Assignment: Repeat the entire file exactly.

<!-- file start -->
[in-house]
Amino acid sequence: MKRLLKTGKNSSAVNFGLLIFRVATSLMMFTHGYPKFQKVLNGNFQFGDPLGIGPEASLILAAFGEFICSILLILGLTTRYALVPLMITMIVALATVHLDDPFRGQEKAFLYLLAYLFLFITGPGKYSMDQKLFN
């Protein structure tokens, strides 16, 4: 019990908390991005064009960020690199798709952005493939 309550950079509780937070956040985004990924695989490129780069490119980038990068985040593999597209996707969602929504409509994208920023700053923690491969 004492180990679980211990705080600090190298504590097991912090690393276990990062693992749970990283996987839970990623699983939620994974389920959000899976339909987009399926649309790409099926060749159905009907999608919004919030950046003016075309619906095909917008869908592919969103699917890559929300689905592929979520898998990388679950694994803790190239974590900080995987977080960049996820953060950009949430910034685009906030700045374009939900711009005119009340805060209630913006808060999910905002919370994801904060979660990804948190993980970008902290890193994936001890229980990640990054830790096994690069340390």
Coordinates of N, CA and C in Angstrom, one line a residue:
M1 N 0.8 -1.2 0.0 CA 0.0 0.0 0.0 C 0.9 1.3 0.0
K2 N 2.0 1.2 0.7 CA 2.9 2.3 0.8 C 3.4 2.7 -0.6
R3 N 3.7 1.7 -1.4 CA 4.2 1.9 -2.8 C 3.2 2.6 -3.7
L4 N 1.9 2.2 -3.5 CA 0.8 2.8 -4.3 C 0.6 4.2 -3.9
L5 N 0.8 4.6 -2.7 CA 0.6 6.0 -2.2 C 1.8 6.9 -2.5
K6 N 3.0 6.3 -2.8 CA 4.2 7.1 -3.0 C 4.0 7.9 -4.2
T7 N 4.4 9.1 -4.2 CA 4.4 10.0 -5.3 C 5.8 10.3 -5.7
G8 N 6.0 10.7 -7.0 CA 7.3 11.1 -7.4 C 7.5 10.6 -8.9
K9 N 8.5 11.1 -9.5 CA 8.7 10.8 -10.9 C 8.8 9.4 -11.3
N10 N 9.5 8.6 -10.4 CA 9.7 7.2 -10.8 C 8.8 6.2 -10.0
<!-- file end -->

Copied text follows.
[in-house]
Amino acid sequence: MKRLLKTGKNSSAVNFGLLIFRVATSLMMFTHGYPKFQKVLNGNFQFGDPLGIGPEASLILAAFGEFICSILLILGLTTRYALVPLMITMIVALATVHLDDPFRGQEKAFLYLLAYLFLFITGPGKYSMDQKLFN
């Protein structure tokens, strides 16, 4: 019990908390991005064009960020690199798709952005493939 309550950079509780937070956040985004990924695989490129780069490119980038990068985040593999597209996707969602929504409509994208920023700053923690491969 004492180990679980211990705080600090190298504590097991912090690393276990990062693992749970990283996987839970990623699983939620994974389920959000899976339909987009399926649309790409099926060749159905009907999608919004919030950046003016075309619906095909917008869908592919969103699917890559929300689905592929979520898998990388679950694994803790190239974590900080995987977080960049996820953060950009949430910034685009906030700045374009939900711009005119009340805060209630913006808060999910905002919370994801904060979660990804948190993980970008902290890193994936001890229980990640990054830790096994690069340390």
Coordinates of N, CA and C in Angstrom, one line a residue:
M1 N 0.8 -1.2 0.0 CA 0.0 0.0 0.0 C 0.9 1.3 0.0
K2 N 2.0 1.2 0.7 CA 2.9 2.3 0.8 C 3.4 2.7 -0.6
R3 N 3.7 1.7 -1.4 CA 4.2 1.9 -2.8 C 3.2 2.6 -3.7
L4 N 1.9 2.2 -3.5 CA 0.8 2.8 -4.3 C 0.6 4.2 -3.9
L5 N 0.8 4.6 -2.7 CA 0.6 6.0 -2.2 C 1.8 6.9 -2.5
K6 N 3.0 6.3 -2.8 CA 4.2 7.1 -3.0 C 4.0 7.9 -4.2
T7 N 4.4 9.1 -4.2 CA 4.4 10.0 -5.3 C 5.8 10.3 -5.7
G8 N 6.0 10.7 -7.0 CA 7.3 11.1 -7.4 C 7.5 10.6 -8.9
K9 N 8.5 11.1 -9.5 CA 8.7 10.8 -10.9 C 8.8 9.4 -11.3
N10 N 9.5 8.6 -10.4 CA 9.7 7.2 -10.8 C 8.8 6.2 -10.0